Amid financial crisis, Greeces Jews brace for more turmoil

For 55 needy Jewish families in Greece, a cash welfare payment is the only thing that gets them through the month. However, when they came to the Jewish community in Athens last week for their July funds, they received only a portion of the payment in cash — the rest was in supermarket food coupons.

“We just don’t have cash and we can’t get anymore; the banks are closed,” said Taly Mair, the community director who oversees the welfare program. “We hope to make the rest up to them later.”

Scenes of turmoil and uncertainty have played out across Greece over the past week with the country on the verge of bankruptcy after failing to make a payment to the International Monetary Fund. Banks have been shut, ATM withdrawals are limited to 60 euros (about $66) a day, and panicked citizens are stocking up on staples such as bottled water, pasta, lentils and baby formula.

Amid the economic crisis — and especially following the country’s overwhelming rejection in a July 5 referendum of the terms offered by Greece’s European creditors — the Greek Jewish community of about 5,000 is grappling with two main concerns: how to provide emergency assistance to Jews in need and how to ensure that the Jewish institutions can continue to function.

Among those particularly hard hit are the poor and elderly, including many Holocaust survivors. A number of them don’t have bank cards, which means they are unable to access their pensions or Holocaust restitution payments.

While the government insists that the referendum’s defeat leaves Greece better positioned to negotiate a deal, many observers believe that Greece as a result could be forced out of the Eurozone, the community of nations that adopted the euro as a common currency. The country’s finance chief resigned on July 6.

Greeks wait outside a bank to withdraw daily allowance of 60 euros (about $66). photo/jta-gavin rabinowitz

The Jewish community has traditionally been in favor of staying in the Eurozone and in the European Union, but it did not take an official position before the referendum, encouraging members to decide for themselves.

Greece has been in a deep financial crisis for the past six years; two massive financial bailouts from Europe and international institutions have failed to alleviate the problems. A harsh austerity plan imposed by creditors has seen the country’s economy shrink by 25 percent and its unemployment rates rise sharply.

For the Greek Jewish community, the financial crisis is just the latest setback in a chain of events that has seen Europe’s oldest, and one of its most storied, communities dwindle to just a few thousand members.

Jews trace their history in Greece to 300 BCE, and the country is home to the ruins of the oldest known synagogue in the diaspora. Greece’s Romaniote Jews, neither Ashkenazi nor Sephardi, were joined in the 15th century by Spanish Jews who had been expelled from their homeland. Greece’s Jewish community numbered 78,000 on the eve of World War II, when most lived in the port city of Thessaloniki. The community was nearly wiped out in the Holocaust.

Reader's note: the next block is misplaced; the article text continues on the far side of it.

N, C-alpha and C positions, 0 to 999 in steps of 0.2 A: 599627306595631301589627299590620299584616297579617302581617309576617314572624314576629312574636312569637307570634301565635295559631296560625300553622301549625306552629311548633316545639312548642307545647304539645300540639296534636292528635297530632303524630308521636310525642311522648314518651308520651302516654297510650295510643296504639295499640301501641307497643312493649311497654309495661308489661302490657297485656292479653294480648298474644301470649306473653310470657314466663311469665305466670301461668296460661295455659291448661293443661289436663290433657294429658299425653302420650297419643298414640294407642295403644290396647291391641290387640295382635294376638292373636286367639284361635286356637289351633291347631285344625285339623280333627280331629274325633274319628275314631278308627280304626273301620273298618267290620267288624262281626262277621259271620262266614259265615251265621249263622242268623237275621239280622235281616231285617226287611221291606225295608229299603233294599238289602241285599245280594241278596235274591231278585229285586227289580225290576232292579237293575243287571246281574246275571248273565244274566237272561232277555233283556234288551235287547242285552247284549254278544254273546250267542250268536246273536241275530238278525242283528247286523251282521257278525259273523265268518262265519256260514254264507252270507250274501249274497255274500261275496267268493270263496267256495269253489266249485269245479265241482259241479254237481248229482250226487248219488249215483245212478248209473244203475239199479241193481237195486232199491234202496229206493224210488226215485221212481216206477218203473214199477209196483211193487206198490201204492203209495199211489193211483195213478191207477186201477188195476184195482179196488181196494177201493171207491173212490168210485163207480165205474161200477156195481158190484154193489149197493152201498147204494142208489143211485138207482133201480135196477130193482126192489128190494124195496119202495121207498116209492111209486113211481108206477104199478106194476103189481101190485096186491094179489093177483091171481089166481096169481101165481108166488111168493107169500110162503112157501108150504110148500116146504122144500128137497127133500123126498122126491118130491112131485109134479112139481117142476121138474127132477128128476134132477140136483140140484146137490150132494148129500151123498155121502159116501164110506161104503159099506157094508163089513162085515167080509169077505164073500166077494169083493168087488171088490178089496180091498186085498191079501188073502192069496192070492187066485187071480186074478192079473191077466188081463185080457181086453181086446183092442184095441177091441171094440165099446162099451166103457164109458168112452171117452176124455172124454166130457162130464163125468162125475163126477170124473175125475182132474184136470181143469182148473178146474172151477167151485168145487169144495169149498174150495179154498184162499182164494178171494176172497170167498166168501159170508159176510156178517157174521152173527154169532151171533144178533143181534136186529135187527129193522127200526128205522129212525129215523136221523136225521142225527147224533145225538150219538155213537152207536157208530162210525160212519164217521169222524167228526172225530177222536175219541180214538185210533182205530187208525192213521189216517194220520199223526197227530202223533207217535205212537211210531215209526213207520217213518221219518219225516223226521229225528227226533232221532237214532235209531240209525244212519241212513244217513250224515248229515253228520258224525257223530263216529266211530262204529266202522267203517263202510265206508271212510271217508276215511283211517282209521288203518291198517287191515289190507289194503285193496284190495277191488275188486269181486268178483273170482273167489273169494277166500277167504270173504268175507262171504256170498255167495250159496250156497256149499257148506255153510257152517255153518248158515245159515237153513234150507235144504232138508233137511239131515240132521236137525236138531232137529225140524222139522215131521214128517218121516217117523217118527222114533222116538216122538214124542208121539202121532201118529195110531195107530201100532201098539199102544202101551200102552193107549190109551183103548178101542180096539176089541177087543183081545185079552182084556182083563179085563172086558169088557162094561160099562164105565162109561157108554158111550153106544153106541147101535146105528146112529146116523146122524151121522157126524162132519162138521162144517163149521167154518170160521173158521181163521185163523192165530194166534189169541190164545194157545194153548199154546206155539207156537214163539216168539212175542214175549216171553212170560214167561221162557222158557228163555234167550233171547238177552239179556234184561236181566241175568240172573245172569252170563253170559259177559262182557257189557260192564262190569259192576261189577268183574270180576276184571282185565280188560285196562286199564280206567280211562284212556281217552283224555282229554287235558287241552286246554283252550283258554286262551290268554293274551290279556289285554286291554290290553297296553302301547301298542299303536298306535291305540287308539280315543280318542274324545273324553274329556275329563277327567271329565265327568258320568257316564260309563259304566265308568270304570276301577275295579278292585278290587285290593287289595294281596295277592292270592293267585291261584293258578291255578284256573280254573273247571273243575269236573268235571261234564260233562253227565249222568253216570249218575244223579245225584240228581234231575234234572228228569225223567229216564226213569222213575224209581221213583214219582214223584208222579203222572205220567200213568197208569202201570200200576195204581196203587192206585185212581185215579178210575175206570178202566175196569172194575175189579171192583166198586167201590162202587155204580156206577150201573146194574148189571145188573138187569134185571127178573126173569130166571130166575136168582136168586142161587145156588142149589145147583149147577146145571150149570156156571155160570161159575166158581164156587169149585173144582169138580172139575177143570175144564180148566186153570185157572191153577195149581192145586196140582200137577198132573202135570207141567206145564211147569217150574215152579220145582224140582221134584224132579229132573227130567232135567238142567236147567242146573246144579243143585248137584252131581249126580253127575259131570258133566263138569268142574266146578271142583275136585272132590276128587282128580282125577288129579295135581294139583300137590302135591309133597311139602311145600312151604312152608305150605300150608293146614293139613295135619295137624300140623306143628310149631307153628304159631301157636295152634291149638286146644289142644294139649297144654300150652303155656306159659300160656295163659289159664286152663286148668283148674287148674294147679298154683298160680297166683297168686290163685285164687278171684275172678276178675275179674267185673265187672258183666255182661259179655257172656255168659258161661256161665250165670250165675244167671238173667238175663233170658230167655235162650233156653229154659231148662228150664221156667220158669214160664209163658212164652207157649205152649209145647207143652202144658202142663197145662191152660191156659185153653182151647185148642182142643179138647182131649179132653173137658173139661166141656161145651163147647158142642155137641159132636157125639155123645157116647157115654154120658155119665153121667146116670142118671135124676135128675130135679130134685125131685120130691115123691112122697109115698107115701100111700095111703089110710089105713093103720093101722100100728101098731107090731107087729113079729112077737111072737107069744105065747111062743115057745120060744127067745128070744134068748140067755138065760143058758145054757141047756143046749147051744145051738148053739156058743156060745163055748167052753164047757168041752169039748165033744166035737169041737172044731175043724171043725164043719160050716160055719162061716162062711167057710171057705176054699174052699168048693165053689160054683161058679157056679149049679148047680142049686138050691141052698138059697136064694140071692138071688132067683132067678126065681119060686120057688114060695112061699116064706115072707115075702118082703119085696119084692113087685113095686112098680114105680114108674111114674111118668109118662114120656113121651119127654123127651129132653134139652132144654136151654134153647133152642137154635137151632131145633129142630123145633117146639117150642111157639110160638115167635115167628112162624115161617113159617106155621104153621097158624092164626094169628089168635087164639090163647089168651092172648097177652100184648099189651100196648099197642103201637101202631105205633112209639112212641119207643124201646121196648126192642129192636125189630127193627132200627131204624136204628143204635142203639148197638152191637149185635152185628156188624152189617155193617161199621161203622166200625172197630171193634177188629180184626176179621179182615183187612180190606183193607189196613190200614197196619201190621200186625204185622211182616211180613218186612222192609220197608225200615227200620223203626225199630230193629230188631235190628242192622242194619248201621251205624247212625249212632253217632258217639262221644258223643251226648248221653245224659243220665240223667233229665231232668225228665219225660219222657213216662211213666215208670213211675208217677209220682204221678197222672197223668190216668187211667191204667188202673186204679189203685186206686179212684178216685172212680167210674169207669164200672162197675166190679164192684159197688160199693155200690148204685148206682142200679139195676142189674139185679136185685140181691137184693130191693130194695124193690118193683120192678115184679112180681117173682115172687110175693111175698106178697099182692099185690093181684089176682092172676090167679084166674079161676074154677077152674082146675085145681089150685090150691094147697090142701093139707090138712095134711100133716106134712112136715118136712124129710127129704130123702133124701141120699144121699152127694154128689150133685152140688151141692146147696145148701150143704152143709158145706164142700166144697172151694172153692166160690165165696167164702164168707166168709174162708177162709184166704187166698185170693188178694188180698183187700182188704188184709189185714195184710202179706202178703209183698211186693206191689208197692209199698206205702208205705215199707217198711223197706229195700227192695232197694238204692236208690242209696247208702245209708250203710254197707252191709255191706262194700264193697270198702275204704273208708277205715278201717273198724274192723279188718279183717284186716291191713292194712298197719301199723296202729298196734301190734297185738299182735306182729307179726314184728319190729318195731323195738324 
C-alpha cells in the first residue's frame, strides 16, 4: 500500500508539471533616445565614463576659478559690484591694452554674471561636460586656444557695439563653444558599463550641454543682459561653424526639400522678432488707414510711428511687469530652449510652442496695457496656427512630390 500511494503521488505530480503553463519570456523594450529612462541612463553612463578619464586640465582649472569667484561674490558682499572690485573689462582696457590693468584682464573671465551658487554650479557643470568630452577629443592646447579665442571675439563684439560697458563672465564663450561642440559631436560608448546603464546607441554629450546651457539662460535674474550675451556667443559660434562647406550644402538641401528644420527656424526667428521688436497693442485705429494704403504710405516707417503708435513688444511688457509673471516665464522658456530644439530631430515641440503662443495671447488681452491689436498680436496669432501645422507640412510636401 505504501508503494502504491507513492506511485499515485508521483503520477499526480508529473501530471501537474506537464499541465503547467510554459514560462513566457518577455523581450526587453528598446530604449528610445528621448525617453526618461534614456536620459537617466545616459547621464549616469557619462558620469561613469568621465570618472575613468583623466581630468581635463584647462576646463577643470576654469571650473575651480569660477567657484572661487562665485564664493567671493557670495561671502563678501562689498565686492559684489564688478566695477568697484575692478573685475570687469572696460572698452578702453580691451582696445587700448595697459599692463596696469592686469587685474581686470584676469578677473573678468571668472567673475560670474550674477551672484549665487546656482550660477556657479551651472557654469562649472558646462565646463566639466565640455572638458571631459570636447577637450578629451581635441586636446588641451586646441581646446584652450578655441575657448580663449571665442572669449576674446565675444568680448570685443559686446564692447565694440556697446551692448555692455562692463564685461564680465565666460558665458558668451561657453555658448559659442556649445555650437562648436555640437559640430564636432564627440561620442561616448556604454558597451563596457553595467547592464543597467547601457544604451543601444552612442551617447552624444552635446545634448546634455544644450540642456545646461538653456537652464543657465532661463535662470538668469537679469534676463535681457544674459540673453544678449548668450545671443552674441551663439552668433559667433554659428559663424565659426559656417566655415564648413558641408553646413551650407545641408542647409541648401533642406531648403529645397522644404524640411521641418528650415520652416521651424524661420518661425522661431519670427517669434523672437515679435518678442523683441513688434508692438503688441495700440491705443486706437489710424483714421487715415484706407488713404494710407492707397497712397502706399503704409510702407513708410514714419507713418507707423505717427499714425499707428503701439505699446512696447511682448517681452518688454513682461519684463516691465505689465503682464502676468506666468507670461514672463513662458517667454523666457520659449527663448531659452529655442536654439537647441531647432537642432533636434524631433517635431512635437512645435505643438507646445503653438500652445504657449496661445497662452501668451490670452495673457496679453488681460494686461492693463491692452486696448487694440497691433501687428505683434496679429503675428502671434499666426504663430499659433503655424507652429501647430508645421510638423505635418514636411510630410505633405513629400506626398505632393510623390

In recent years, the community has been diminished further by the economic woes and the European Union-imposed austerity measures, including cuts to wages and pensions. Many younger Greek Jews, faced with youth unemployment of 50 percent, left the country, most of them looking to work or study in other European countries.

Today, most of the nation’s Jews live in Athens, and a large portion of them are elderly. In recent years the community has sought assistance from the Jewish Agency for Israel and other international Jewish groups, such as the World Jewish Congress and the American Jewish Committee.

The economic crisis also brought with it a rise in anti-Semitism. In 2012 the neo-Nazi Golden Dawn became the third-largest party in Greece, while surveys from the Anti-Defamation League show that Greece has the highest levels of anti-Semitic feelings in Europe. According to the polls, 85 percent of Greeks believe some Jewish stereotypes, such as Jews have too much influence over the global economy.

The Central Board of Jewish Communities in Greece “is continuing to help, in the spirit of Jewish solidarity, so that no Jew will be left without a meal or can’t meet their basic needs,” said Victor Eliezer, a member of the umbrella organization of Greece’s Jewish communities.

In addition to food coupons, the Athens community is also working with a pharmacy to ensure that community members have access to needed medications. Another concern is making sure that Jewish institutions — synagogues, the retirement home outside Athens, community centers and schools — can stay open. As of now, there is no clear plan.

 “Very shortly we won’t have money to pay salaries and the needy,” said David Saltiel, who leads the Jewish community in Thessaloniki. “The whole system is down, and the community functions within the system.”